Saving Biological Diversity



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The conservation movement in North America emerged out of the shock of the extinction of the passenger pigeon and the near extinction of the American bison, species that had once been considered too numerous to be depleted. By the 1960s a broad consensus emerged in the United States that species should not be driven to extinction by human activities. Since then, however, the Endangered Species Act and major programs to restore endangered and threatened species have become controversial. Property rights advocates claim that endangered species protection hampers economic activity and land development to an unreasonable extent. At the same time, some conservationists are concerned that too much money and effort are devoted to endangered species, diverting attention from protection of entire ecosystems that support numerous species.

Conference goals included providing a broad overview of current thinking about how to prevent extinction and sustain biological diversity by examining:

  • the effectiveness and economics of endangered species protection
  • efforts to sustain biological diversity in entire ecosystems or across regional landscapes
  • the best methods for protecting biological diversity on a global scale.

Goodwin-Niering Center faculty and staff decided early in the planning process to create a video record of the presentations in order to share them with a larger audience. Links to the movies are on each presenter's web page which also includes biographical information, and a summary of the presentation.

Conference Proceedings Published

Saving Biological Diversity: Balancing Protection of Endangered Species and Ecosystems, is now available from Springer Science + Business Media, LLC. A compilation of presentations from the Center's 2007 conference, the book was edited by Robert Askins, Glenn Dreyer, Gerald Visgilio, and Diana Whitelaw. In addition to the traditional printed format, Springer also offers individual chapters for purchase in electronic form on their web site. All six previous Center conferences were also published as either books or dedicated issues of professional journals.

From the publisher:
“The distinctive contribution of this book is that it presents a pragmatic approach for preserving biological diversity. Experts in a wide variety of fields, including philosophy, environmental policy, law, economics and biology, present different perspectives on how to prevent widespread extinction around the world. Several chapters deal with basic questions such as how we should define biodiversity and how we should determine what is most important to save. Two chapters focus on how we can place an economic value on biological diversity, a step that is often critical for gaining acceptance for conservation efforts. One of the major conclusions is that people are often willing to pay to preserve natural systems that have no immediate value in terms of generating income or commodities.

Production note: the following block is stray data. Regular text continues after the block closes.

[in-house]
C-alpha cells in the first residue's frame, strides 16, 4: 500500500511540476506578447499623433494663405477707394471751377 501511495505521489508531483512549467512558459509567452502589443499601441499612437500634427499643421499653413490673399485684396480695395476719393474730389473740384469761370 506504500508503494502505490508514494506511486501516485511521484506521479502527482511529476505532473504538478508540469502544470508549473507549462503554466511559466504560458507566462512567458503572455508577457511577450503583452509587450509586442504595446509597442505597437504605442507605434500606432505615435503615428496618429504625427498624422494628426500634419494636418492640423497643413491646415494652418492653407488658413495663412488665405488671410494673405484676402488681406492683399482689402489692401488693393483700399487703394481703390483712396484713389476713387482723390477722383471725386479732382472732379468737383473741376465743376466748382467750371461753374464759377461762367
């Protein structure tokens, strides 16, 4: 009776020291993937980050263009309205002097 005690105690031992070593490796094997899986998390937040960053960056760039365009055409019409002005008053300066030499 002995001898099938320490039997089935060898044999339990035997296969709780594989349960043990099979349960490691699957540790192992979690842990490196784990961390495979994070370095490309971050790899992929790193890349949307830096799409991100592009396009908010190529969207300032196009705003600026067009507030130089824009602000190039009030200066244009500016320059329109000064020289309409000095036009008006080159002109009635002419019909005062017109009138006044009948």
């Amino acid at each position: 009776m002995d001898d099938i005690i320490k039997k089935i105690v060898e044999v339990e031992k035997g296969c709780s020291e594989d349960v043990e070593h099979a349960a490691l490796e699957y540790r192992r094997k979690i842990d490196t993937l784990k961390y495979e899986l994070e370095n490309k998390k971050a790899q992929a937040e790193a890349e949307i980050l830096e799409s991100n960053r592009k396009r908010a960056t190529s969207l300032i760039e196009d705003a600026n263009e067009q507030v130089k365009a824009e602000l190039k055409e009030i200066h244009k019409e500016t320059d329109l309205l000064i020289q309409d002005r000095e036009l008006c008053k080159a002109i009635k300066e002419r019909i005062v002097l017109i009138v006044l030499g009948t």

Efforts to protect a particular endangered species typically lead to efforts to protect its ecosystem. Similarly, efforts to protect an ecosystem lead naturally to concerns about the atmosphere, climate and water supplies. The interdependence may also work in the other direction: loss of species potentially can undermine the stability and resilience of ecosystems, which can have a large negative impact on the biosphere. The main conclusion is that a wide range of approaches to conservation is needed to maintain diverse and ecologically functioning natural systems."

Contact Information:
Goodwin-Niering Center
Phone:
860-439-5417
Fax:
860-439-2418
goodwin-nieringcenter@conncoll.edu

Goodwin-Niering Center
Connecticut College
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F.W. Olin Science Center, Room 109
270 Mohegan Avenue
New London, CT  06320

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